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What I Learned at Chartwell’s EMACS Customer Experience Conference
This was my first EMACS conference and I came away impressed with all the initiatives to help energy customers be more engaged and save money, and the drive to make customer experience the number one focus for utility companies.
The first day I heard several ideas around new branding and vision; put the customer first, be a trusted energy adviser, speak plain English (not industry jargon), be a good custodian of data (privacy and security of smart meters), tweeting is here, and speed of responses during an outage are relevant.
San Diego Gas and Electric went with a unique approach to research their customer experience using mystery shopping. This involved going to several branches, opening up an account, and paying bills online. The company wanted to compare this experience with other top customer-centric companies like Fed-Ex and Apple.
The speaker from Zappos astounded the audience with his description of the positive customer culture—how they use live chat, VIP programs for repeat customers, the building of loyalty between call center reps and their clients, examples of custom-made personal artistic thank you cards, flowers to customers in the hospital, and a record 9-hour call for one pair of shoes—proving that Zappos does not incentivize their team for quick transactions.
The utility Entergy set the bar very high with their customer experience goal of “Wow!” results with virtual focus groups and research in 3 states. The top 4 insights were:
- Outage communication (keep people better informed)
- Save the customer money
- Simplify the bill
- Be the customer's energy adviser
Once they had this research complete, the project was only 50 percent done. This major cultural change only works if all the employees are on board.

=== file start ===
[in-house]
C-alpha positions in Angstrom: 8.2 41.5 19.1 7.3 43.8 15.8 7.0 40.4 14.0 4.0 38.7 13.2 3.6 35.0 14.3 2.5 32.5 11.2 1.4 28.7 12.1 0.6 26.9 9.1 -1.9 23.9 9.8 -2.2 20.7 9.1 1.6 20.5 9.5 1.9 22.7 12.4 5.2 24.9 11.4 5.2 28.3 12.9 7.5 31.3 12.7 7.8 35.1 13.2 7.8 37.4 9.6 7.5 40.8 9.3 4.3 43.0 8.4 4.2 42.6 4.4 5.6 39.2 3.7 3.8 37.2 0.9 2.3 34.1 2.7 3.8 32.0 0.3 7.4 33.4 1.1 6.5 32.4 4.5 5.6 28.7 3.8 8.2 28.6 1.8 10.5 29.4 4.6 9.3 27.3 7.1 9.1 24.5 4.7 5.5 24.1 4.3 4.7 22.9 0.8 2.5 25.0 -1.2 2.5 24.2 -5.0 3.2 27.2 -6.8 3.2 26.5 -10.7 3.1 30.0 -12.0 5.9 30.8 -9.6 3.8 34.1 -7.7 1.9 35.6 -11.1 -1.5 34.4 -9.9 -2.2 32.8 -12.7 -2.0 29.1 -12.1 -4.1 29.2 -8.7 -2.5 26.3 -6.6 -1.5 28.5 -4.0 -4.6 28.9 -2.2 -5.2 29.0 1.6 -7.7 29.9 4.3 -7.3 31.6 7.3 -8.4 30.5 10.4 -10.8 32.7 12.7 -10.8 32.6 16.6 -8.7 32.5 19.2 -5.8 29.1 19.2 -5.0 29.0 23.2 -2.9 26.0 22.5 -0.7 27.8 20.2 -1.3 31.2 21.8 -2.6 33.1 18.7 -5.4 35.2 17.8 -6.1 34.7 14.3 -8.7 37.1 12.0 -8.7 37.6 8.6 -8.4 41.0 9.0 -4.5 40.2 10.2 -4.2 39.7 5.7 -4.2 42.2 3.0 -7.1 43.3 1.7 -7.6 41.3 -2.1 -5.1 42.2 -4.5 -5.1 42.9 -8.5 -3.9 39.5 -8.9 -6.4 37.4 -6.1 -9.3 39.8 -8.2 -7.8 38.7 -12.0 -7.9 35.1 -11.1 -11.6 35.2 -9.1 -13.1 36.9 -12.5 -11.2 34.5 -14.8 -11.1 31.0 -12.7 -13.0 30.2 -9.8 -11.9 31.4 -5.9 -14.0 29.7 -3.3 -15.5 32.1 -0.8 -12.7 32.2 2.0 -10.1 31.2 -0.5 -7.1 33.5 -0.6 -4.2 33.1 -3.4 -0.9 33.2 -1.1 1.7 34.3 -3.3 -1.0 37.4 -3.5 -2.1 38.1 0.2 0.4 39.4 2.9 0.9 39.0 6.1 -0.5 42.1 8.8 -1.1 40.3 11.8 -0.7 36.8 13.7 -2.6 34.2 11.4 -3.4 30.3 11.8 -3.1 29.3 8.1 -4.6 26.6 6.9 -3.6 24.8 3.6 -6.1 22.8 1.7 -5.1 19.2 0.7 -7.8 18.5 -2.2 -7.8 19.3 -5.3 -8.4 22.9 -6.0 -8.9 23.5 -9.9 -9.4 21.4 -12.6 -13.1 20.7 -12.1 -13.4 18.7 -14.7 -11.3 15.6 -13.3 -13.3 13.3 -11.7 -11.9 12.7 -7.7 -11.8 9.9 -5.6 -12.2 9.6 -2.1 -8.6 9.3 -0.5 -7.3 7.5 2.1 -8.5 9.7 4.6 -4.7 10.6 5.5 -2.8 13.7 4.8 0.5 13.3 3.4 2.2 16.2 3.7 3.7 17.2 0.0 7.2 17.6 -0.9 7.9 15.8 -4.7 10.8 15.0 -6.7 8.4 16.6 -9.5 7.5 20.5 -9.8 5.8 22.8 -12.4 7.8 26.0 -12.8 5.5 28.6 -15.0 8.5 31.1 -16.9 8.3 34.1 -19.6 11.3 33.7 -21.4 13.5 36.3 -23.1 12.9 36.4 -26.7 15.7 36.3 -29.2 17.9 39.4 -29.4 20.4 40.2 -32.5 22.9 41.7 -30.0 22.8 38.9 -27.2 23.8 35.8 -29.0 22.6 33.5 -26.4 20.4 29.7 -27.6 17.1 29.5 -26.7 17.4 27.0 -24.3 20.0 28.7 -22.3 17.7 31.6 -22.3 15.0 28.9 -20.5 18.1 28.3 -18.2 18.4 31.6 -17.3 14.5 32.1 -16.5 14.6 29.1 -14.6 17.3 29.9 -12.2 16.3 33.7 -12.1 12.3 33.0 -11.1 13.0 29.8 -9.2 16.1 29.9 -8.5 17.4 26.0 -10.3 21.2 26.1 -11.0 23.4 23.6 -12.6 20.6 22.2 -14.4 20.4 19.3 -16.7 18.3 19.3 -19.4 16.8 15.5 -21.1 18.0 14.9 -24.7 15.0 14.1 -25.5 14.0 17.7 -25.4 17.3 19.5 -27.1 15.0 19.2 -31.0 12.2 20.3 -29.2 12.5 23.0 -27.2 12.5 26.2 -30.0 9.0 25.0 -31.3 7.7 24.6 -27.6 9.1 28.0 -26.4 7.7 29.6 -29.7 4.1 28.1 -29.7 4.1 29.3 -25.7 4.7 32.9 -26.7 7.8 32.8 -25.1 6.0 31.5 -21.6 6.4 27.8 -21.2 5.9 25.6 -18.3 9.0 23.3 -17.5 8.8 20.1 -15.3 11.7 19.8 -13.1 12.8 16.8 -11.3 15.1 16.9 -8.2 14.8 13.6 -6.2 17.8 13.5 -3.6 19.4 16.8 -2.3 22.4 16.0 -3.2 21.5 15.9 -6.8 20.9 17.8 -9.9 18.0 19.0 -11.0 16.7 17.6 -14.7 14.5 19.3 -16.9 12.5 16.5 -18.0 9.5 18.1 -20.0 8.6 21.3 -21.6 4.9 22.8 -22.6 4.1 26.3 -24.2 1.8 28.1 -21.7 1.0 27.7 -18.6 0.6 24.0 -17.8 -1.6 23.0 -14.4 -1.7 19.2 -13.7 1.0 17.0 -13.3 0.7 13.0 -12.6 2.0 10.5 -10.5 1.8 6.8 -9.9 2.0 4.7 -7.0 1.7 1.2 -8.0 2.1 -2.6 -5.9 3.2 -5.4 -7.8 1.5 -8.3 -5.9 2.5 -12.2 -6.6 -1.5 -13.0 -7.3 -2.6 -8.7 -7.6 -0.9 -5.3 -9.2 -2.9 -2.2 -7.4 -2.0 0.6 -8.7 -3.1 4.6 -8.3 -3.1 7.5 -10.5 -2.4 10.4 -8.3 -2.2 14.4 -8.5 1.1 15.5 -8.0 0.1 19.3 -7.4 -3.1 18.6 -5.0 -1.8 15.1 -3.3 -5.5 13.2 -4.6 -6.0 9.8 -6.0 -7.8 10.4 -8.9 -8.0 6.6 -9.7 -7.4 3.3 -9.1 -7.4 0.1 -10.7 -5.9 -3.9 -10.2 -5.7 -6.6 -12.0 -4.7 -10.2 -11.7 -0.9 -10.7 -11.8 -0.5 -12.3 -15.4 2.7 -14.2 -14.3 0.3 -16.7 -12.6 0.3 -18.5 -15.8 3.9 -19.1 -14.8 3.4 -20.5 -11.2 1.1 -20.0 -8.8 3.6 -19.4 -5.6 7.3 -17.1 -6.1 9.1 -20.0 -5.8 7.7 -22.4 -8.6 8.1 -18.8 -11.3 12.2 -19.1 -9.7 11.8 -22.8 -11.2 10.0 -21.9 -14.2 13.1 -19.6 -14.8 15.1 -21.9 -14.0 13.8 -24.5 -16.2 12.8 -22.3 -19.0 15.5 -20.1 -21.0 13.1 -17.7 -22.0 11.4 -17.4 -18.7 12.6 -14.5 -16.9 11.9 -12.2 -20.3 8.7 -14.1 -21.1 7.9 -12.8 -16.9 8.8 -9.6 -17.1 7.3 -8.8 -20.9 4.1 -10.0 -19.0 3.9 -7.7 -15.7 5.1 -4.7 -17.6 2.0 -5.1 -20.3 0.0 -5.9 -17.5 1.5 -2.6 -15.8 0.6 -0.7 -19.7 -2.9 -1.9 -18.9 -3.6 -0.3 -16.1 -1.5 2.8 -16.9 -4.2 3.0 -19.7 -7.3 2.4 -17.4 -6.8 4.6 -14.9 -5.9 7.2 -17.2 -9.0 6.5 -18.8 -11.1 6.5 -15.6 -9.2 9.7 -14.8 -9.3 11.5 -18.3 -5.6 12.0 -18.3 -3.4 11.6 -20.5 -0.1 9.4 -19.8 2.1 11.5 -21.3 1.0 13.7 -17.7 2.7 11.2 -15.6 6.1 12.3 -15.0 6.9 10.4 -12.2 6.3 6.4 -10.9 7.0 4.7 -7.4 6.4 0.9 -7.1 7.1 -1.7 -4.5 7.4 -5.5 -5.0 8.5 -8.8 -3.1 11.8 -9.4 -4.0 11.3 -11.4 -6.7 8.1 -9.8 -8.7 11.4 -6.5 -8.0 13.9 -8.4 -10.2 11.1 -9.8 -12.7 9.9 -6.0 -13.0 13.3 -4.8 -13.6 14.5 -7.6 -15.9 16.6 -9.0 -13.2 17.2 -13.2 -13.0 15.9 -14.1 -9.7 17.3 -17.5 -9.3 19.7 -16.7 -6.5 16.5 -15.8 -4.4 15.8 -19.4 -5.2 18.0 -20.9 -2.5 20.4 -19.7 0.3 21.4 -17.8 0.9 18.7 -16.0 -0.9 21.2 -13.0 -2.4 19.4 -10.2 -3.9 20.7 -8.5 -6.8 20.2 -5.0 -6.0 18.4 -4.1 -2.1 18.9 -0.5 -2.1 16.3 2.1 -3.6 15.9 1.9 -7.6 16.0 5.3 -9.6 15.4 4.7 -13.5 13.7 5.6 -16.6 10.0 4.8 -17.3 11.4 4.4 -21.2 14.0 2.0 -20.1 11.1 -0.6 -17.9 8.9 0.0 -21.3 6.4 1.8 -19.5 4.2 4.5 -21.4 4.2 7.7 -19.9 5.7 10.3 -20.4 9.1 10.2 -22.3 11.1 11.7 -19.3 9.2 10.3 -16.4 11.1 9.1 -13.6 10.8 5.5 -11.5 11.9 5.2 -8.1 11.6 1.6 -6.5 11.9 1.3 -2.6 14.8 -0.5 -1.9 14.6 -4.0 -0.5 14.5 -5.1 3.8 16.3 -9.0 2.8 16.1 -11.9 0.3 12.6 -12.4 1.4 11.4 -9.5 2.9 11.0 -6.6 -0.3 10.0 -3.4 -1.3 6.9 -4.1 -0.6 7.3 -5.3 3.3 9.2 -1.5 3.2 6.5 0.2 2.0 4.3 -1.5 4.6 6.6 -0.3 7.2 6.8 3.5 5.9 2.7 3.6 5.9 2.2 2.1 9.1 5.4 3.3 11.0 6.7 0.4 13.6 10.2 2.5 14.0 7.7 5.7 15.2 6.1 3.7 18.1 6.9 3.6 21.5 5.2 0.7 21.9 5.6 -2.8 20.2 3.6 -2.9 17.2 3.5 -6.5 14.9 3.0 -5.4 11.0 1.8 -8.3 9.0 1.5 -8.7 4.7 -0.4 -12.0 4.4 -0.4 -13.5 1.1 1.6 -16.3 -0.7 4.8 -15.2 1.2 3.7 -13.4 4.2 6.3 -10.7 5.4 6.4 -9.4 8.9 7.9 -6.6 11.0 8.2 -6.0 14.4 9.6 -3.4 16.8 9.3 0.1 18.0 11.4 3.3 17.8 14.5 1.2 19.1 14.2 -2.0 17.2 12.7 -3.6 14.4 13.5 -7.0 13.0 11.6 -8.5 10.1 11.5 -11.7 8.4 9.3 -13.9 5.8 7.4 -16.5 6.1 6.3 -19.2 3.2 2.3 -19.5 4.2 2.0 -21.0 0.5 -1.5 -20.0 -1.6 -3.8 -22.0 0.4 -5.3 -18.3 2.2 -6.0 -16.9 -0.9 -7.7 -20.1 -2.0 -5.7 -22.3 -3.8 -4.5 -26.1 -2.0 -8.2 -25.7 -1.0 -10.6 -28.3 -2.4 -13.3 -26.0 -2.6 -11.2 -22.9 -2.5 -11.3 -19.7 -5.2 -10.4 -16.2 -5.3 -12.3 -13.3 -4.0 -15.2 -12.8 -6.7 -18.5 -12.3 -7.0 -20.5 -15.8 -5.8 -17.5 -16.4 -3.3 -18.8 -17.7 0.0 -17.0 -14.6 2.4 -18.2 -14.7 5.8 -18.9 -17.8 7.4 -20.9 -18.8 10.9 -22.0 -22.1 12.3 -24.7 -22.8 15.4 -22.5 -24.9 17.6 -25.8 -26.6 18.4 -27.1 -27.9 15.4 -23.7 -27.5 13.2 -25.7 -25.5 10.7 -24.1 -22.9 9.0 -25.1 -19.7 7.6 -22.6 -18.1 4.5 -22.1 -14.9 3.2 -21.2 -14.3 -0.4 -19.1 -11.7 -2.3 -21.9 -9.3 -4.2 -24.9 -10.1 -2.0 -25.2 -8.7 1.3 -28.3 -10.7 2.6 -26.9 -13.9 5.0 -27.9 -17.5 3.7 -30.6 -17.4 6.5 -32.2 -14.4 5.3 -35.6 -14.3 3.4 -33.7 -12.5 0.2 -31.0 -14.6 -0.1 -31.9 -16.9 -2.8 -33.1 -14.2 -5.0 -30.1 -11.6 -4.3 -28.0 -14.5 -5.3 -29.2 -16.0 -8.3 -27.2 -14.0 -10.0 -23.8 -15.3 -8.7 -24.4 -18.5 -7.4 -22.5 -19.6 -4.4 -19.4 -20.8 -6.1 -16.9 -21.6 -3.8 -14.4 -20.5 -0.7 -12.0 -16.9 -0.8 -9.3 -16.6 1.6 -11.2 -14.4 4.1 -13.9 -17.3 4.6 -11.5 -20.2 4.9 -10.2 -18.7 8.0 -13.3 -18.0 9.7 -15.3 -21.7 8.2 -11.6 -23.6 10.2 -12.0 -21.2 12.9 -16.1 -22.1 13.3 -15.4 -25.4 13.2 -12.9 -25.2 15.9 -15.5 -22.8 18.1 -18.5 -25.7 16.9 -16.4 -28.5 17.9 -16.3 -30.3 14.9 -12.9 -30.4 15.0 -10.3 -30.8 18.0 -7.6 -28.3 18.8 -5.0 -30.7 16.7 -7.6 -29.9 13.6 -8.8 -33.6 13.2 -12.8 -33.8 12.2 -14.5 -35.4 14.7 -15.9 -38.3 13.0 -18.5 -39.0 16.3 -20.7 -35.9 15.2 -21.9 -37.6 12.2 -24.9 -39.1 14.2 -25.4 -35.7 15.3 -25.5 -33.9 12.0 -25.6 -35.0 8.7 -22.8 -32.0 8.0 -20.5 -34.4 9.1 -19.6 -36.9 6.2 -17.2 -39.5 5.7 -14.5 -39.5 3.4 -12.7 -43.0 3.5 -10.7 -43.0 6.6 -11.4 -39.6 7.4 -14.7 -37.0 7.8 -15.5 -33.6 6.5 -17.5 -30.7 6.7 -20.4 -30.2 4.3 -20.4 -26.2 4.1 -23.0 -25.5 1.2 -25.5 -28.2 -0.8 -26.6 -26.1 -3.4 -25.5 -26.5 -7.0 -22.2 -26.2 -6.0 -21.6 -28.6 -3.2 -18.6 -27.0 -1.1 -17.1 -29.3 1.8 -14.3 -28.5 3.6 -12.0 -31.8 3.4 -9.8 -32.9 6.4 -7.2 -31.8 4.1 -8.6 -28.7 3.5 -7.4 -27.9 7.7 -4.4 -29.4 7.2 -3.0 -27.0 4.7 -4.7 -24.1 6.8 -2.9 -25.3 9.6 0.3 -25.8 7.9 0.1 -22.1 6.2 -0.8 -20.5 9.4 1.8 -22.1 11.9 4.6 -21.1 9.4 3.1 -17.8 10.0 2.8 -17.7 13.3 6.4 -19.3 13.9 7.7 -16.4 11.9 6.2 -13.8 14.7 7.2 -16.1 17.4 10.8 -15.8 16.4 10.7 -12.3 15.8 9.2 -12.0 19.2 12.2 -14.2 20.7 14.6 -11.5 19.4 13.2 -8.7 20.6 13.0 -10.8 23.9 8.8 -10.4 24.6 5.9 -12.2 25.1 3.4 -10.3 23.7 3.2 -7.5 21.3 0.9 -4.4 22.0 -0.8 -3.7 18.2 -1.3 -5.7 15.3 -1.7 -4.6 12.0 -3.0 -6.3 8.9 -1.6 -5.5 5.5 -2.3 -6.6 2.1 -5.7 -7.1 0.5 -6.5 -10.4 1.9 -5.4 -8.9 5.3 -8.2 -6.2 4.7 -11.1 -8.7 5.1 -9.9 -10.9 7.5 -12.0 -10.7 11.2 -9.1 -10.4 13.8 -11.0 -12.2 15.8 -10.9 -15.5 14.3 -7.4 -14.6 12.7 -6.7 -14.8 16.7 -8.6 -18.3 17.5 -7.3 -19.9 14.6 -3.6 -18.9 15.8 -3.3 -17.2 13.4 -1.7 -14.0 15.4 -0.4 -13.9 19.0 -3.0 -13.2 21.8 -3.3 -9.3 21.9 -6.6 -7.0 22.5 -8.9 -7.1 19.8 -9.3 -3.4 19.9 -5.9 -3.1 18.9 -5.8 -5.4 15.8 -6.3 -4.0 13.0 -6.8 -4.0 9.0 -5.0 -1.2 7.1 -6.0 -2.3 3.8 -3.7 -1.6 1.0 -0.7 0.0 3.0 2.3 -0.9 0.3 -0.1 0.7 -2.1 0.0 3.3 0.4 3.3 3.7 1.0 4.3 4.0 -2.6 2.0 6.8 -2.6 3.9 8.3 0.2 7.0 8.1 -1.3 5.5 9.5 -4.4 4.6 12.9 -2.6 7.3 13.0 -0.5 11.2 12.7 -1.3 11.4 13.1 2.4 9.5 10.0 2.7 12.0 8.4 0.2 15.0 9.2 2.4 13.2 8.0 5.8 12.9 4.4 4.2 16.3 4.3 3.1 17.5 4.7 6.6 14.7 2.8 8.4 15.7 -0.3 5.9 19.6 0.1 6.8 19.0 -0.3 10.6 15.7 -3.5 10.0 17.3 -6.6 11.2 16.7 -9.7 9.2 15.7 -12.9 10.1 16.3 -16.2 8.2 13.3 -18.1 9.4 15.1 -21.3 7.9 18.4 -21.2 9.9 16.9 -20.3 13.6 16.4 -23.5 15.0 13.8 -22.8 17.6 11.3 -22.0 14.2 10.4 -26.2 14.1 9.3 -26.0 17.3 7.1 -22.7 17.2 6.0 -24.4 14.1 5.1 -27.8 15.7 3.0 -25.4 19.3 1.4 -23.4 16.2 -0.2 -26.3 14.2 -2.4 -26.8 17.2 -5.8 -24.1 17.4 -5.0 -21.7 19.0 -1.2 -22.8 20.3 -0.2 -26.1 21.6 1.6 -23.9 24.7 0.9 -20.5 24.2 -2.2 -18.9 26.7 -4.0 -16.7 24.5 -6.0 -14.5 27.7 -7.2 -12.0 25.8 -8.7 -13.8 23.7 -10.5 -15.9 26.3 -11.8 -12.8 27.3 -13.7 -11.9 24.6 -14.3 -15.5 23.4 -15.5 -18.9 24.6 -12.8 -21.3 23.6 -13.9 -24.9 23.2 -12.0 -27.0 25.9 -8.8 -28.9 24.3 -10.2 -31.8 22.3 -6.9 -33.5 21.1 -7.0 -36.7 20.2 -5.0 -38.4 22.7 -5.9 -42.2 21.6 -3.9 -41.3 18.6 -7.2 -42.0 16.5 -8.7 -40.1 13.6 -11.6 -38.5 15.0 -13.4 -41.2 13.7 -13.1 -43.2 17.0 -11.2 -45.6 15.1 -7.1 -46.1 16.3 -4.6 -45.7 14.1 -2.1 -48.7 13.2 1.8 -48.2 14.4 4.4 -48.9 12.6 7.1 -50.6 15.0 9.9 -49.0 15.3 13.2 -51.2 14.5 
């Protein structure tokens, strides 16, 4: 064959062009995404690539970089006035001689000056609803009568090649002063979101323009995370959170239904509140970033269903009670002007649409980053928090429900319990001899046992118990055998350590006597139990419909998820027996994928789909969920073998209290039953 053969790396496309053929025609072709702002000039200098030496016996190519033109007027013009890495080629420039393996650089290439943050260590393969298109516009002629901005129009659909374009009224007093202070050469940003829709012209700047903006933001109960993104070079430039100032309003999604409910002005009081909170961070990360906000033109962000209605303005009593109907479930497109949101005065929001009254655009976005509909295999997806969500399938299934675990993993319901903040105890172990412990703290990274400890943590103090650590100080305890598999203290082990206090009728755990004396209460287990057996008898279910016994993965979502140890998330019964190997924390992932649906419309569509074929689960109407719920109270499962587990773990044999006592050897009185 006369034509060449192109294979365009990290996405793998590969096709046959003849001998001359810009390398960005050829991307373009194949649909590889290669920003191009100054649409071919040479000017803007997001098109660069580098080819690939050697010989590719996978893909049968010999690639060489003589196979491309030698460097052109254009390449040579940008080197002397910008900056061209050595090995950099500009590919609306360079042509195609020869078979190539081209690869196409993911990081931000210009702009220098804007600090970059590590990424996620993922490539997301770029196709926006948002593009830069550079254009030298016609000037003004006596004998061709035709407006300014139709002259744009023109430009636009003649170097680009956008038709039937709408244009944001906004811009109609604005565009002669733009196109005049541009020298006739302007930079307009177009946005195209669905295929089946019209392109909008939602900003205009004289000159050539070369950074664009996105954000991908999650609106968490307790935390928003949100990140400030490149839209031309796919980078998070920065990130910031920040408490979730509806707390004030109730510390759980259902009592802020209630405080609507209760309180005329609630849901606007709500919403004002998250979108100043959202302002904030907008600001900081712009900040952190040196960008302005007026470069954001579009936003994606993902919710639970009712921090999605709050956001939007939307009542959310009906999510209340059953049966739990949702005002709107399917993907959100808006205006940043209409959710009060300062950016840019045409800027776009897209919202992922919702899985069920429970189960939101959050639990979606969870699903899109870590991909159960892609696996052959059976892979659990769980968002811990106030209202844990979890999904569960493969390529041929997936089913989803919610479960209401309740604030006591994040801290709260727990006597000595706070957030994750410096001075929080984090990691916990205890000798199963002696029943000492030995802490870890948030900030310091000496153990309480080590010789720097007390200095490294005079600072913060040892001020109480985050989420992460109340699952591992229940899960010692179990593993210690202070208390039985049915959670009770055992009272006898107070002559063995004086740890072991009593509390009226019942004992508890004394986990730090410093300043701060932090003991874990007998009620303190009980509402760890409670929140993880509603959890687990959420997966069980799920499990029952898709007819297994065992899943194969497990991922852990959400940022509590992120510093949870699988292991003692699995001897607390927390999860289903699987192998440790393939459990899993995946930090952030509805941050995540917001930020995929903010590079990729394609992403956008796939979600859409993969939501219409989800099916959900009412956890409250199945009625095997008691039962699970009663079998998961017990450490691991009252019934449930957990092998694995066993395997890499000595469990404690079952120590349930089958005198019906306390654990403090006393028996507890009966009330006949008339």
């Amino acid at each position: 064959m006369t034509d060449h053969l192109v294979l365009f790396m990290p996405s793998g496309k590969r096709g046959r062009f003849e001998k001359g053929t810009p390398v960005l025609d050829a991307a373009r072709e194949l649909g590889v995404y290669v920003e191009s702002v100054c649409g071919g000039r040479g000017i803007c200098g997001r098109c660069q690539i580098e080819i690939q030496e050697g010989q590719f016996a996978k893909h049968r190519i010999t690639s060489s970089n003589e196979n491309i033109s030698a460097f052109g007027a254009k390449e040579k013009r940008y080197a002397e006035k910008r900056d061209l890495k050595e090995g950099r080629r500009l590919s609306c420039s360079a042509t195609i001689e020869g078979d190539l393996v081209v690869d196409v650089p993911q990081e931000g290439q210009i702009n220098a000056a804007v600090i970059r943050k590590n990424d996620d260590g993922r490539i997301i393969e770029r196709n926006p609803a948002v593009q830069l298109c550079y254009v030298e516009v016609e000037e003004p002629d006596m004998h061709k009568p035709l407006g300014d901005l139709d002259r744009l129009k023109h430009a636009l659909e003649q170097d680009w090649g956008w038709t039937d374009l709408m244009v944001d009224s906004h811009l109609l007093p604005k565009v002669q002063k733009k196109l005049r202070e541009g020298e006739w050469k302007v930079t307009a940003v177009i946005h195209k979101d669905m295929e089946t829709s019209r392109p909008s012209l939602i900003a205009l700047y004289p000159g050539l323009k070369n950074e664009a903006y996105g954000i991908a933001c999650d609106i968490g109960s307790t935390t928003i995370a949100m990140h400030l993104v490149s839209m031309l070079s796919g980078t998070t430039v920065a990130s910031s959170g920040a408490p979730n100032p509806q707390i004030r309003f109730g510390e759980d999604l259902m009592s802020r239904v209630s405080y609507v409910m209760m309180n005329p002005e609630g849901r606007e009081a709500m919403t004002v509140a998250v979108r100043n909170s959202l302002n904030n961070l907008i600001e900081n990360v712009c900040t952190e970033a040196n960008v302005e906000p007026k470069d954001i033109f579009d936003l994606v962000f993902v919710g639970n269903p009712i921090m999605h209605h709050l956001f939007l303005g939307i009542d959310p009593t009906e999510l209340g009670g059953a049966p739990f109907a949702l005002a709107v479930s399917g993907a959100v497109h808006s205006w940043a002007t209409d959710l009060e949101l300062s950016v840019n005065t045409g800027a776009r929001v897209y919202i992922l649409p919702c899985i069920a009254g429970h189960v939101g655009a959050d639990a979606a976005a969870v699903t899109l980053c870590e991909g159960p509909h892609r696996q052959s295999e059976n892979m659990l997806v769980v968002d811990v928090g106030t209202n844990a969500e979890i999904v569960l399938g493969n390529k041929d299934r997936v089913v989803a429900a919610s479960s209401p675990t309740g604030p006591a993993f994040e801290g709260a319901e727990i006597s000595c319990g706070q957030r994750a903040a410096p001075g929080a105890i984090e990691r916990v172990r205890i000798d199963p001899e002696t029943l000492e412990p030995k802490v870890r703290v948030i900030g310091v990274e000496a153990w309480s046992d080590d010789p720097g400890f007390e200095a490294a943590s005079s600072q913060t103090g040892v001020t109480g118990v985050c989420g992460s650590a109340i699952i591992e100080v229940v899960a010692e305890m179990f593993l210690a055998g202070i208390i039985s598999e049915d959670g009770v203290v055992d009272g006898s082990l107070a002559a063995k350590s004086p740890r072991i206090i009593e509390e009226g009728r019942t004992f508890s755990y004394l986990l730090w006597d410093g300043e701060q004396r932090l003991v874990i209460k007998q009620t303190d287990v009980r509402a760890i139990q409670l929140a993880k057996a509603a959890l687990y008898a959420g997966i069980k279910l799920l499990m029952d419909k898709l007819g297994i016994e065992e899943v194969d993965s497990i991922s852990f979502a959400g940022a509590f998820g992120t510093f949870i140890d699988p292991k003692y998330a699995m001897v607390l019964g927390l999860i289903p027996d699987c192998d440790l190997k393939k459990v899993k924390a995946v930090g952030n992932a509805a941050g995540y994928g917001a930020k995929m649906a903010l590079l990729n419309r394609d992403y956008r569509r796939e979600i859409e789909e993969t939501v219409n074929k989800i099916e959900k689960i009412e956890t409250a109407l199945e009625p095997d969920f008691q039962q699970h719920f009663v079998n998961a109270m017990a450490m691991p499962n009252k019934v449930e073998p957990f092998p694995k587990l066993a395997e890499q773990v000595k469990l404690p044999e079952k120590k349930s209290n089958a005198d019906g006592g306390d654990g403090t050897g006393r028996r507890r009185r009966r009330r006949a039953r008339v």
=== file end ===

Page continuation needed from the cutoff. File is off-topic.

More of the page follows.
Next, they surveyed employees to find out current attitudes around customer service and how the new “Wow!” message should be taught. The result was a series of road shows to all the senior VP’s, middle manager, and front line employees to make sure that the new mantra would stick to a 100-year old energy company.
Additional EMACS topics
Customer analytics: energy companies are struggling with all the numerous systems (as many as 30) that contain customer data. How can energy companies provide the right info to the right customer through the right channel and at the right time?
Green Button Program: the DOE is enticing energy companies to provide apps to customers that show their energy usage at a touch of one button. Over 23 energy and numerous software companies are on board.
Smart meter roll outs: use segmentation, adoption profiles, barriers to participation, scoring all your residents, email and text alerts to answer “Who is going to buy these programs?”
Gamification: research shows energy companies get 6 minutes a month to engage residents compared to 30 minutes on Facebook. This will not increase so the ideas are to provide value, fun, and contests. ONCOR launched a 3-month contest for the biggest energy saver. The best match for these contests and programs are females age 46, and the fastest growing segment are the females over 60.